However, if there is still some left, grab a 2000-grit sandpaper and soak it in warm water.
Then, remove the excess water, wet the oxidised portions and gently scrub with horizontal movements. Keeping the sandpaper moist is essential, so give it another dip if it’s getting dry.
Keep cleaning the previous portions with a clean, soft cloth as you go along. Be careful not to apply too much pressure, as you could remove the gel coating.
As soon as you feel movements become smooth, that means the oxidation has been removed – that’s your cue to move to the next part.
7. Wear gloves, glasses and a safety mask
Many products, such as acetone, boat polish, and aluminium hull cleaner, have chemicals that give off fumes that irritate the skin, eyes, lungs, and nose.
So safety is of the utmost importance, and to ensure it–wear protective gloves, glasses and a mask to avoid any unfortunate accidents.
8. Apply polish and water in sections
Divide the boat into small areas, and use a heavy compound for more significant scratches or an all-purpose polishing compound if the wear and tear aren’t too much.
Use a clean cloth or a soft brush to apply the polish in sections and wait for it to settle.
9.Buff the polish
Spray the polish with clean water and start your orbital buffer on the slowest settings with a wool buffing pad. Then, slowly make horizontal passes over the polish. Repeat this process till the polish is clear and gives a nice shiny look.
Do not use the buffer on the fastest setting from the get-go or apply too much pressure, as you could risk burning off the gel coat. Instead, slowly increase the speed and apply more pressure.
10. Wipe off the excess
Once done with buffering the polish, grab a clean rag or a microfibre cloth and wipe away the excess polishing compound.
11. Polish & buff again
Apply the polish and buff it again. Repeat this step for the entire boat, and if any sections look like they need more than one coating–feel free to do so.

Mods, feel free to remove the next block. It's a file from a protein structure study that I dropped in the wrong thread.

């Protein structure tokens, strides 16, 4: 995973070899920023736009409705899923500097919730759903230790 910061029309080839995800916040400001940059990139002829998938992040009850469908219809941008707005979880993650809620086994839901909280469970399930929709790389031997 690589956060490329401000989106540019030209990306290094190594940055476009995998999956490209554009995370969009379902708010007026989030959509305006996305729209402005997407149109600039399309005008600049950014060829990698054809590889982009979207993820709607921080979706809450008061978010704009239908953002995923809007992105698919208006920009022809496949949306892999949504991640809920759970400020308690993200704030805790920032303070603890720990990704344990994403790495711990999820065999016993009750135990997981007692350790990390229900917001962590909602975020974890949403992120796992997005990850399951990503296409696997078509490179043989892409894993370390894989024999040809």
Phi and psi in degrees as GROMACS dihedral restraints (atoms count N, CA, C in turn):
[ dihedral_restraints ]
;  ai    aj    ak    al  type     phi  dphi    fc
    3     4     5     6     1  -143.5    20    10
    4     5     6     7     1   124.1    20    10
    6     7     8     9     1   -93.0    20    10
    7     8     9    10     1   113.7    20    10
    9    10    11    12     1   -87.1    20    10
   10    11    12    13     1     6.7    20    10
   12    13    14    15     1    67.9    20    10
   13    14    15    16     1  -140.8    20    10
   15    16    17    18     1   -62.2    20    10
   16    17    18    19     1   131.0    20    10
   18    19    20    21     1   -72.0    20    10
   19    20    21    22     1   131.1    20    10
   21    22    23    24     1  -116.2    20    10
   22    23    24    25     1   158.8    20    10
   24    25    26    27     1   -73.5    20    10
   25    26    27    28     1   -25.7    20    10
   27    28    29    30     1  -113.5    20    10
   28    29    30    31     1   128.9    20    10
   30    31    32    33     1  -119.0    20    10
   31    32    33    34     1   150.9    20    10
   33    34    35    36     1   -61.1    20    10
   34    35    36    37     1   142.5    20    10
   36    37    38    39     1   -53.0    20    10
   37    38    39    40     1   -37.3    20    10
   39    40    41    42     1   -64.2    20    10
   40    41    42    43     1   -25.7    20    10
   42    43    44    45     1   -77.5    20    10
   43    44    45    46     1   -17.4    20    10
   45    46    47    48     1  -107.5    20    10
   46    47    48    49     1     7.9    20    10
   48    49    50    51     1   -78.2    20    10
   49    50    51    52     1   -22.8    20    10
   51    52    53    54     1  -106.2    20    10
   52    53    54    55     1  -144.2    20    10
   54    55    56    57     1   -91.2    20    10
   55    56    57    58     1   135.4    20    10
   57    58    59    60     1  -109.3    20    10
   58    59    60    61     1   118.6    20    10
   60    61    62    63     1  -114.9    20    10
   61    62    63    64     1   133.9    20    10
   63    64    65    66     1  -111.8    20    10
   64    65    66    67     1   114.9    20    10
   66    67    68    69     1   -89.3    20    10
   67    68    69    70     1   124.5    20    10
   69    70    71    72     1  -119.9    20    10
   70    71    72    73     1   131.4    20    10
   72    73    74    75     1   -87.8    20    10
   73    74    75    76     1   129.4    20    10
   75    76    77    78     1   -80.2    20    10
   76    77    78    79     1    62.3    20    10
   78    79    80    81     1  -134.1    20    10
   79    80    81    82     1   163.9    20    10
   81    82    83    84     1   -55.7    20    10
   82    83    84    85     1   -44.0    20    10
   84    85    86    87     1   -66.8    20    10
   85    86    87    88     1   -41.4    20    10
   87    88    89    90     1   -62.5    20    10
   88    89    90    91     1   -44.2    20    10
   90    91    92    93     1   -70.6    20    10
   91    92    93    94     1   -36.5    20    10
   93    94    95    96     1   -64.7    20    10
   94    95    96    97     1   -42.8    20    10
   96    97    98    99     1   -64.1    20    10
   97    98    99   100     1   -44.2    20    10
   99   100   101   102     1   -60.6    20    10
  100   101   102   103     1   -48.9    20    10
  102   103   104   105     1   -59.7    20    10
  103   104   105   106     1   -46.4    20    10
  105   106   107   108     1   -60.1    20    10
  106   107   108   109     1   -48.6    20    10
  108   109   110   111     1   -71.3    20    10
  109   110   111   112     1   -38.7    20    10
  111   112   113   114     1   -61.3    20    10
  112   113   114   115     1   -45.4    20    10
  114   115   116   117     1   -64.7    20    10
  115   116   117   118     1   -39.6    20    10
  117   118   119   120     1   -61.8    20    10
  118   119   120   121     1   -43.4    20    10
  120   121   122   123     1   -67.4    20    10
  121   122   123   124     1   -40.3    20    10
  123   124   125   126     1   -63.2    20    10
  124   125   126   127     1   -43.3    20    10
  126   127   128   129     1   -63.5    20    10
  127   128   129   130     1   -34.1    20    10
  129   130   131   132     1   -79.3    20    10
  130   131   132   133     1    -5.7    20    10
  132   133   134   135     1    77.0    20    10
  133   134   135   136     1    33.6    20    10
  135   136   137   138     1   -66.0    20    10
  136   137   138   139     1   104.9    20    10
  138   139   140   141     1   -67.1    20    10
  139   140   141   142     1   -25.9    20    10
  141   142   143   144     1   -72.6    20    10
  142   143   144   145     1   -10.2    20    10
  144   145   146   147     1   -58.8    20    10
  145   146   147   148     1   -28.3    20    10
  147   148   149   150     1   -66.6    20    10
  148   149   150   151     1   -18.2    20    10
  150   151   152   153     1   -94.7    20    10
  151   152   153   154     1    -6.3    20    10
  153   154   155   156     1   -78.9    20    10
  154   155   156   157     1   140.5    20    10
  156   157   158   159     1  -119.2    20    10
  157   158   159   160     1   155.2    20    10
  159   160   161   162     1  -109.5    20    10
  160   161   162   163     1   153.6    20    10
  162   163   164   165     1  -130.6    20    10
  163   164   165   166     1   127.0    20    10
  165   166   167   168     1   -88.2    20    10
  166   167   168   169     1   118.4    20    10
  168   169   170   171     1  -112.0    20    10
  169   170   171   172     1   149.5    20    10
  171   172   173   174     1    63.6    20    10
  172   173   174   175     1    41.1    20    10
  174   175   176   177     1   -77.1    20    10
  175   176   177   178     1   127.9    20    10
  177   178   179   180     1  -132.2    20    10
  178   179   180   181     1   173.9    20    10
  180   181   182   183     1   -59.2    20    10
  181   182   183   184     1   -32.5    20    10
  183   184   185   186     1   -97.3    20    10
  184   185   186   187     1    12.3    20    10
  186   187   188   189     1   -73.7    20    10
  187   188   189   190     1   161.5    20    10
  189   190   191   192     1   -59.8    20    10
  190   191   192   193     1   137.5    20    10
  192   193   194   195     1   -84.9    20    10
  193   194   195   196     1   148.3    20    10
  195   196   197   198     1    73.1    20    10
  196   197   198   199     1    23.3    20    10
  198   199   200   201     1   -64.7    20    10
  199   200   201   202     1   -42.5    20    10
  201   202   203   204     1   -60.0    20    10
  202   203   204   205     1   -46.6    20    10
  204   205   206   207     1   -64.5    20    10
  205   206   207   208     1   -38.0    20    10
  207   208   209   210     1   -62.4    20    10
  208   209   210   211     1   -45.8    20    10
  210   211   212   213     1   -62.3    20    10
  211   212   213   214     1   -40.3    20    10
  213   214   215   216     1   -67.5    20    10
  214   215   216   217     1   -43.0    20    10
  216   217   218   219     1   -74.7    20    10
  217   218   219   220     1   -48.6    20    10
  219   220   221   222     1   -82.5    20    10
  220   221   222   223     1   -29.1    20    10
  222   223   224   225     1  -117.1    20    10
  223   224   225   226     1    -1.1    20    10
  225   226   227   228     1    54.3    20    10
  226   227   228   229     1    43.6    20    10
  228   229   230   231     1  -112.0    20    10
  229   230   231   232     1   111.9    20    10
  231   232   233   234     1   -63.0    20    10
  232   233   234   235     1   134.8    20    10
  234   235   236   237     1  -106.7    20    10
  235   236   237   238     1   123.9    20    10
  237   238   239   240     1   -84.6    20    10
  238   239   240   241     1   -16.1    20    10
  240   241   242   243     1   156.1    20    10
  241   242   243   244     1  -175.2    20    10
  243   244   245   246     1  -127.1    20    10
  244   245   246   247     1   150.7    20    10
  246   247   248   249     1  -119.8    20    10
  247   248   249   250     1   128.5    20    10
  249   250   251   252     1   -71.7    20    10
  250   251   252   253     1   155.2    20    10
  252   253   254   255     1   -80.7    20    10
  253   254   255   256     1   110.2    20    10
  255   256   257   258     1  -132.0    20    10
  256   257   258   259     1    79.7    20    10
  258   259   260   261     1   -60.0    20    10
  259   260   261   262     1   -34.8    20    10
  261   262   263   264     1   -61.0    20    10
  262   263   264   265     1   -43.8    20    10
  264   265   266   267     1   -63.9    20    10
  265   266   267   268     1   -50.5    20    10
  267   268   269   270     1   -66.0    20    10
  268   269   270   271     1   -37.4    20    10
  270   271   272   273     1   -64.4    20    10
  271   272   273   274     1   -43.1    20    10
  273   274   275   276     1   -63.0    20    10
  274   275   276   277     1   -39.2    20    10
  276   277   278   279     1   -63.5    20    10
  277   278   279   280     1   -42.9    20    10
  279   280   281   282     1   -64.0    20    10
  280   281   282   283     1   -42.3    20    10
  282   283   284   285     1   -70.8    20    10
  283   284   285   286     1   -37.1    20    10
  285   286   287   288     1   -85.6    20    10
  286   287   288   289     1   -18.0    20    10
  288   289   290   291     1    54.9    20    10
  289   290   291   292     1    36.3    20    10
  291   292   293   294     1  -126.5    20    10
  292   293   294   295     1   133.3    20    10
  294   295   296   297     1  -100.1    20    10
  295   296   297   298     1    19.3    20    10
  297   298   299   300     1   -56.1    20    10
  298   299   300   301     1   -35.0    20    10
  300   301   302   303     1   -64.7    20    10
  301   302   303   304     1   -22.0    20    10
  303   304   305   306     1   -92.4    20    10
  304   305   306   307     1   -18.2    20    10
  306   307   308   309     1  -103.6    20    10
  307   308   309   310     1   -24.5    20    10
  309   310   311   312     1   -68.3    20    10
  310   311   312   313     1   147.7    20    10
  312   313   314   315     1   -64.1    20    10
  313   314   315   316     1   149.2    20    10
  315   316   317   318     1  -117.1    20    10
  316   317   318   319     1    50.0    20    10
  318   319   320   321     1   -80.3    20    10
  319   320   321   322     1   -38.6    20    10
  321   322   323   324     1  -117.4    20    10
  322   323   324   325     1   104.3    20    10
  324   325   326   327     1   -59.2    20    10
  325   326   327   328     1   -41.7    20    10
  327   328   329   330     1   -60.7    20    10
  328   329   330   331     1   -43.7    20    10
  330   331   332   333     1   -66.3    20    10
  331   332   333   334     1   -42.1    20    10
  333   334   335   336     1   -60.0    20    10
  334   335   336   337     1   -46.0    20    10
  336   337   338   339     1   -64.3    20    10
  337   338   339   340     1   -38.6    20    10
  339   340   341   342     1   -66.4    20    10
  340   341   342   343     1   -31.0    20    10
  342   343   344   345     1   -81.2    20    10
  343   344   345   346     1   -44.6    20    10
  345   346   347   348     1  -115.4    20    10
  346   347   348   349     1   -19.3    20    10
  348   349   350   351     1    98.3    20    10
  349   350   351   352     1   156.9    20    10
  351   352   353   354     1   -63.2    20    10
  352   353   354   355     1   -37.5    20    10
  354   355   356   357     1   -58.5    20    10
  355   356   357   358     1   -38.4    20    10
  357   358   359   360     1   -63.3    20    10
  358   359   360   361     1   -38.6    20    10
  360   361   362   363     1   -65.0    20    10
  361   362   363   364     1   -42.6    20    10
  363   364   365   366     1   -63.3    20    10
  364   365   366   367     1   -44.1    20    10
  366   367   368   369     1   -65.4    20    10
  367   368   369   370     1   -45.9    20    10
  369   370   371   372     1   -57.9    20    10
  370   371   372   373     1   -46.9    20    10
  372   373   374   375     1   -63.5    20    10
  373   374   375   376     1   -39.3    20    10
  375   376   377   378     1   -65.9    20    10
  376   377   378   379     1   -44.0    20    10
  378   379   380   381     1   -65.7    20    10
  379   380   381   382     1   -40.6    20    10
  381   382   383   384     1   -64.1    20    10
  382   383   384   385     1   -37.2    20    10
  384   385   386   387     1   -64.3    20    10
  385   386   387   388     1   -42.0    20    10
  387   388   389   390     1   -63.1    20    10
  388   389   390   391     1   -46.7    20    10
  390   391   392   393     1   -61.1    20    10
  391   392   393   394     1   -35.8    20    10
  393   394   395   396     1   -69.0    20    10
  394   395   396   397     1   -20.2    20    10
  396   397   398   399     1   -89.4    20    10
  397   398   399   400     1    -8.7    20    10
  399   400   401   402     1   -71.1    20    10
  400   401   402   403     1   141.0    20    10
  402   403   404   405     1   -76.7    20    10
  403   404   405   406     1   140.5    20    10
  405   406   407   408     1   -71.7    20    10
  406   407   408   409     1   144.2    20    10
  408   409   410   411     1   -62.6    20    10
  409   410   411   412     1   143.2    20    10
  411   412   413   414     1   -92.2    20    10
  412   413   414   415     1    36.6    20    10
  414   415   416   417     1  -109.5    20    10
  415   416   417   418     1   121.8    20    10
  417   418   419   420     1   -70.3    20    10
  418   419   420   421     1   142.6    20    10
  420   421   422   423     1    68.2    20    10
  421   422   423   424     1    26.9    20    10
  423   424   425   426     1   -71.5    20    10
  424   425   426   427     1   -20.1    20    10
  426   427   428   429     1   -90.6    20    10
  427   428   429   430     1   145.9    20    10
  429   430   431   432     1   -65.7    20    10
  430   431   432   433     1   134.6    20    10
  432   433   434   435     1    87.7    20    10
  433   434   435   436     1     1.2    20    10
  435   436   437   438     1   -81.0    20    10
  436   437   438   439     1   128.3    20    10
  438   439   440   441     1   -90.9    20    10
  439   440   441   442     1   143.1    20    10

You can also use the all-purpose or fine polish after the heavy polish to cater to minor scratches and damage.
12. Apply boat wax with a foam pad
Apply the boat wax using a foam pad onto the sections using circular motions. Do not cover large areas with the wax, as some will dry while you’re working on the other side.
Instead, it’s better to apply it in smaller areas–it will take longer, but the result will be worth it.
13. Let the wax dry
Once you’ve applied the wax, leave it to air dry for a few minutes. Feel free to grab a refreshing drink while you wait.
Check-in after 5-10 minutes; the wax should have a dull glaze. That’s your sign to begin buffing it.
14. Buff the wax
Use a clean cotton or a microfibre cloth to buff the wax. Rub it off using the same circular movements used while applying it. You should see a difference before and after buffing the wax. It’ll be shiny and smooth.
Use a new cloth part for each section, and switch it out for a new one when it gets too dirty. You don’t want your hard work messed up by a dirty cloth at the last stage.
We Offer Commercial Boat Cleaning Services
Cleaning the interior and exterior of a boat can be tiring, expensive, and demanding, with multiple rounds of polishing required.
If you don’t have the time, tools, or know-how to polish your boat, why not leave it to the professionals?
Perfect Clean has the perfect team and means to care for your boat. Reach out now to get a quote.